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Naturally, the whole point of fly-tying is to make lures that look like the things fish eat. Proven patterns suggest insects, baitfish, amphibians, or even small reptiles. But some vise-meisters aren’t satisfied with suggesting. They use their skills to painstakingly build dead-ringer replicas of living things, often spending many hours on a single creation. Some are made only for display, while others meant to be fished. Many require imaginative use of materials, both traditional and otherwise.

How real do they look? Ask Bob Mead, whose praying mantis fly appears below. Mead ties mosquitoes that look so realistic, they were used in an ad for itch cream. Once at a fly show, he recalls, “this old-timer, he had a cane and these thick glasses on. He put the cane over his left arm, slapped the mosquito on the table, and brushed it onto the floor.” That was a $100 fly.

Here’s a small sample of some of the ingenuity and craftsmanship of fly-tiers who specialize in the ultra-realistic.

1. Tradd Little’s Spider

Tradd Little’s Spider realistic fishing fly.
Tradd Little’s Spider. Tradd Little

Tradd Little of Greenville, South Carolina, has been tying flies since he was 11 and tying realistic flies since he was 12—which was all of six years ago. He ties the realistics for fun and gives most of them away at fly-fishing shows; for his own fishing, he’s more likely to use standard patterns. “To tie realistic flies, it sometimes takes the nontraditional application of traditional materials,” he says. “The creative use of a simple material like ordinary fly-tying thread can result in a beautiful realistic fly.” This extraordinary fly is no doubt beautiful to another spider, but most of us wouldn’t want to find it in the shower.

2. Bob Mead’s Praying Mantis

Bob Mead’s Praying Mantis.
Bob Mead’s Praying Mantis. Frances Vanover

Bob Mead of Glenville, New York was one of the founders of the ultra-realistic fly-tying genre. First inspired to try imitating a walking stick that climbed onto his trousers at a harness track, he became famous when this praying mantis appeared in The Art of the Trout Fly by Judith Dunham in 1988. As word of his flies got around, Mead struggled to meet the demand. “I raised the price to $200, and I got over a dozen orders. I was working for the phone company at the time, and working overtime,” he remembers. “I thought, ‘I’m gonna have to use vacation time just to tie these things.’” Along with the itch cream ad mentioned above, his flies have had roles on the TV drama Royal Pains.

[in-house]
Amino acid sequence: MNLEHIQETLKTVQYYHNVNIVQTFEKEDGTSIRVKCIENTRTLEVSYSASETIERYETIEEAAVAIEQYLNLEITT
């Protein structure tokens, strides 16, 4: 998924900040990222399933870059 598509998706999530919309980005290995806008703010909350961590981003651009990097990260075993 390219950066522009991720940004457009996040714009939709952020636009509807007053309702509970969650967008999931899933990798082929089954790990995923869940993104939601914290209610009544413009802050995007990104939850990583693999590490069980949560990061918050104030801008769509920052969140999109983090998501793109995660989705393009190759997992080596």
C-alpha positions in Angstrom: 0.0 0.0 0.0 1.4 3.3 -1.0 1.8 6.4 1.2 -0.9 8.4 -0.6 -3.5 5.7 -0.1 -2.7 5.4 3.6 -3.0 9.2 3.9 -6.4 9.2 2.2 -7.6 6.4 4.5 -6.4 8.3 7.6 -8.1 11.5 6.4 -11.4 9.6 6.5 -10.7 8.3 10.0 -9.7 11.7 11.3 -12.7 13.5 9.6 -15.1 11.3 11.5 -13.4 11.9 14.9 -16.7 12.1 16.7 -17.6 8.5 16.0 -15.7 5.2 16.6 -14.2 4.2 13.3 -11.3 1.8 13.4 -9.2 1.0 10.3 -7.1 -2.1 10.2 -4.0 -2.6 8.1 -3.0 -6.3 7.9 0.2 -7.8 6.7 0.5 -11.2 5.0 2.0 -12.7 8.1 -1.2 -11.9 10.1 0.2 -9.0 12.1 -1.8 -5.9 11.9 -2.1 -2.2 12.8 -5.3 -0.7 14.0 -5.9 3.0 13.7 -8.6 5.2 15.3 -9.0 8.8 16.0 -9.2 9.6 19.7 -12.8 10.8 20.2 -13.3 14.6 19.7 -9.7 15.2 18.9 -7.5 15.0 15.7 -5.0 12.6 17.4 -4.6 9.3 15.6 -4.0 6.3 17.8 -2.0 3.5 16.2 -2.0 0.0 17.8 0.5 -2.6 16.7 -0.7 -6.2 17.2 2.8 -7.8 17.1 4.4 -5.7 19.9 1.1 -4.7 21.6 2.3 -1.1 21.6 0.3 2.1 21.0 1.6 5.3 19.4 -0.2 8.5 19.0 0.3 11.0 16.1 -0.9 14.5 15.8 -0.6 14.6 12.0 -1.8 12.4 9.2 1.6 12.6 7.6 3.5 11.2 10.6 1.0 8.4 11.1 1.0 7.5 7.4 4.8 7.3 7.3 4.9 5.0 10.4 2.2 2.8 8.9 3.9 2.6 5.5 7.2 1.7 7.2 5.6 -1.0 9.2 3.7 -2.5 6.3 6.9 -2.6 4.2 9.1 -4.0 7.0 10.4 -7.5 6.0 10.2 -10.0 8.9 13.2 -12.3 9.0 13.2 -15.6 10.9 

3. Fred Hannie’s Bee

Fred Hannie realistic Bee fishing fly.
Fred Hannie’s Bee. Fred Hannie

Some of Fred Hannie’s frogs, bees, shrimp, and other creations are flies tied with traditional materials and methods, while others he considers fly-rod lures. But none are destined for display cases. “They’re absolutely fishable, and they’re not delicate,” the Lake Charles, Louisiana resident says. “They’re gonna hold up to being fished repeatedly.” Hannie was first inspired, and later mentored, by the late David Martin, whose lionfish fly is among the best-known examples of realistic tying. When he saw Martin’s flies in a catalog, “they just blew my mind,” Hannie says. “I thought, ‘I’ve got to learn how to do this.’ I took his techniques and went a different way, down here on the Gulf Coast.” Hannie’s book, Fly Tying with Monofilament, available in softcover and e-book, details the innovative material prep and assembly of some of his designs.

4. Adam Harman’s Cyborg Crawler

Adam Harman’s Cyborg Crawler fishing fly.
Adam Harman’s Cyborg Crawler. Adam Harman

At a glance, nymphs of aquatic insects don’t look like much—crawling bugs, mostly brown. Look closely, however, and you see complex creatures with numerous distinct parts and colors. Adam Harman of Kernersville, North Carolina, was first moved to attempt realistic fly-tying by the nymphs of stoneflies, perhaps the most richly decorated of the streambed denizens. This Cyborg Crawler is a mayfly nymph, and it’s hard to imagine a hungry trout letting it go by. Harman admires the many gifted realistic tiers on social media, in particular tiers from across the pond. “They are some of the most detail-oriented, articulate tiers I’ve ever seen,” he says. “I wouldn’t want to fish one of their flies, not because it’s not fishable but because I wouldn’t want to lose it.” For his own fishing, Harman usually goes with more basic patterns. ”You just want something that imitates the profile of the fly,” he says. “It doesn’t have to be fancy. But tying realistic flies is fun, and it’s an art.”

Read Next: 7 Great Trout Flies You Can Tie Using Wild-Game Fur and Feathers

5. Graham Owen’s Hexagenia Mayfly

Graham Owen’s Hexagenia Mayfly realistic fly.
Graham Owen’s Hexagenia Mayfly. Graham Owen

Many realistic fly tiers are familiar with artist and photographer, Graham Owen’s remarkable artificial insects, and so are lots of movie fans, whether they realize it or not. The combination of mad tying skills and a Burbank address helped Owen parlay his hobby into a career creating prop insects for the film industry. “Flyfishing and fly-tying are what led to my midlife career change,” he says. “My friends would tease me a bit about my realistic tying, especially the amount of time consumed to make a fly. The teasing stopped when my first Hollywood gig came in; flies for Brad Pitt to hold in the movie, The Curious Case of Benjamin Button.” Owen’s butterflies and dragonflies have been incorporated in high-profile art installations, too.

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